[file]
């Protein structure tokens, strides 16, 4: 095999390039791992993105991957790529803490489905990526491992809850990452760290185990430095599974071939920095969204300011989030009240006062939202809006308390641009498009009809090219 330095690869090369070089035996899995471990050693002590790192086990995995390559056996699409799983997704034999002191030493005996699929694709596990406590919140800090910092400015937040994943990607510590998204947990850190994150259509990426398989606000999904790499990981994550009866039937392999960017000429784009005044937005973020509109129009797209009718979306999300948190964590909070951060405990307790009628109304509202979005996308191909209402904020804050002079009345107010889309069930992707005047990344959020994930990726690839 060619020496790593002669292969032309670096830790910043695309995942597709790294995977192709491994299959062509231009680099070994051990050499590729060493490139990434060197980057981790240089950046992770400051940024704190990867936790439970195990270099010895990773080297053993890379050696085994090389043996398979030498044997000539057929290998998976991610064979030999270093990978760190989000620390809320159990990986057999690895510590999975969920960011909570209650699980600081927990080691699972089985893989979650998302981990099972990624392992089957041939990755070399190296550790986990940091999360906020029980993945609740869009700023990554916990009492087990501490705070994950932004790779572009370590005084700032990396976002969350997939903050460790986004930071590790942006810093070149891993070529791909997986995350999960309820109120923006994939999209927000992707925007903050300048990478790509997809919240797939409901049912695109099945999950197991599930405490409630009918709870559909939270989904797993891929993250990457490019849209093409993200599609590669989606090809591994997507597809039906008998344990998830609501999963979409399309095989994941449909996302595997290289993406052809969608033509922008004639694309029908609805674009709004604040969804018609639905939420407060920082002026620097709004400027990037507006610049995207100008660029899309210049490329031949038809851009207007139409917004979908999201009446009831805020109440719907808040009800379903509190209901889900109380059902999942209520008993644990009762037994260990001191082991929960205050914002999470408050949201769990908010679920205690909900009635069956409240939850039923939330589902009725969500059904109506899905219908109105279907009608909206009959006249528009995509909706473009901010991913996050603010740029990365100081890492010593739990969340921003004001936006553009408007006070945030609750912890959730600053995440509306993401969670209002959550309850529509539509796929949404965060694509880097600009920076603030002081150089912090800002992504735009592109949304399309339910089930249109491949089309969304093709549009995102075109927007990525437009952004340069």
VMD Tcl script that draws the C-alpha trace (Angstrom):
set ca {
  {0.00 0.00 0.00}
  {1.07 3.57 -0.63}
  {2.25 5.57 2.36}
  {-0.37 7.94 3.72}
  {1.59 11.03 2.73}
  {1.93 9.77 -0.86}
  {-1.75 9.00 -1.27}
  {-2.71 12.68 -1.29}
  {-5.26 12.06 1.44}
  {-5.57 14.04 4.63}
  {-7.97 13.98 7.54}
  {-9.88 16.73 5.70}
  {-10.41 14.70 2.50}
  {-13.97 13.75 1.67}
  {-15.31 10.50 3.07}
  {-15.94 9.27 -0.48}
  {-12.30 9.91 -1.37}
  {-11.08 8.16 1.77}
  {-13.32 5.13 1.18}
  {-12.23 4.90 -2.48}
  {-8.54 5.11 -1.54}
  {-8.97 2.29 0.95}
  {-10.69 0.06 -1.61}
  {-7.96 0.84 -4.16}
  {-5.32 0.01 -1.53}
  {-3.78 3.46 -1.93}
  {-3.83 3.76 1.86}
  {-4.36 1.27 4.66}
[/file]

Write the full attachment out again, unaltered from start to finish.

């Protein structure tokens, strides 16, 4: 095999390039791992993105991957790529803490489905990526491992809850990452760290185990430095599974071939920095969204300011989030009240006062939202809006308390641009498009009809090219 330095690869090369070089035996899995471990050693002590790192086990995995390559056996699409799983997704034999002191030493005996699929694709596990406590919140800090910092400015937040994943990607510590998204947990850190994150259509990426398989606000999904790499990981994550009866039937392999960017000429784009005044937005973020509109129009797209009718979306999300948190964590909070951060405990307790009628109304509202979005996308191909209402904020804050002079009345107010889309069930992707005047990344959020994930990726690839 060619020496790593002669292969032309670096830790910043695309995942597709790294995977192709491994299959062509231009680099070994051990050499590729060493490139990434060197980057981790240089950046992770400051940024704190990867936790439970195990270099010895990773080297053993890379050696085994090389043996398979030498044997000539057929290998998976991610064979030999270093990978760190989000620390809320159990990986057999690895510590999975969920960011909570209650699980600081927990080691699972089985893989979650998302981990099972990624392992089957041939990755070399190296550790986990940091999360906020029980993945609740869009700023990554916990009492087990501490705070994950932004790779572009370590005084700032990396976002969350997939903050460790986004930071590790942006810093070149891993070529791909997986995350999960309820109120923006994939999209927000992707925007903050300048990478790509997809919240797939409901049912695109099945999950197991599930405490409630009918709870559909939270989904797993891929993250990457490019849209093409993200599609590669989606090809591994997507597809039906008998344990998830609501999963979409399309095989994941449909996302595997290289993406052809969608033509922008004639694309029908609805674009709004604040969804018609639905939420407060920082002026620097709004400027990037507006610049995207100008660029899309210049490329031949038809851009207007139409917004979908999201009446009831805020109440719907808040009800379903509190209901889900109380059902999942209520008993644990009762037994260990001191082991929960205050914002999470408050949201769990908010679920205690909900009635069956409240939850039923939330589902009725969500059904109506899905219908109105279907009608909206009959006249528009995509909706473009901010991913996050603010740029990365100081890492010593739990969340921003004001936006553009408007006070945030609750912890959730600053995440509306993401969670209002959550309850529509539509796929949404965060694509880097600009920076603030002081150089912090800002992504735009592109949304399309339910089930249109491949089309969304093709549009995102075109927007990525437009952004340069």
VMD Tcl script that draws the C-alpha trace (Angstrom):
set ca {
  {0.00 0.00 0.00}
  {1.07 3.57 -0.63}
  {2.25 5.57 2.36}
  {-0.37 7.94 3.72}
  {1.59 11.03 2.73}
  {1.93 9.77 -0.86}
  {-1.75 9.00 -1.27}
  {-2.71 12.68 -1.29}
  {-5.26 12.06 1.44}
  {-5.57 14.04 4.63}
  {-7.97 13.98 7.54}
  {-9.88 16.73 5.70}
  {-10.41 14.70 2.50}
  {-13.97 13.75 1.67}
  {-15.31 10.50 3.07}
  {-15.94 9.27 -0.48}
  {-12.30 9.91 -1.37}
  {-11.08 8.16 1.77}
  {-13.32 5.13 1.18}
  {-12.23 4.90 -2.48}
  {-8.54 5.11 -1.54}
  {-8.97 2.29 0.95}
  {-10.69 0.06 -1.61}
  {-7.96 0.84 -4.16}
  {-5.32 0.01 -1.53}
  {-3.78 3.46 -1.93}
  {-3.83 3.76 1.86}
  {-4.36 1.27 4.66}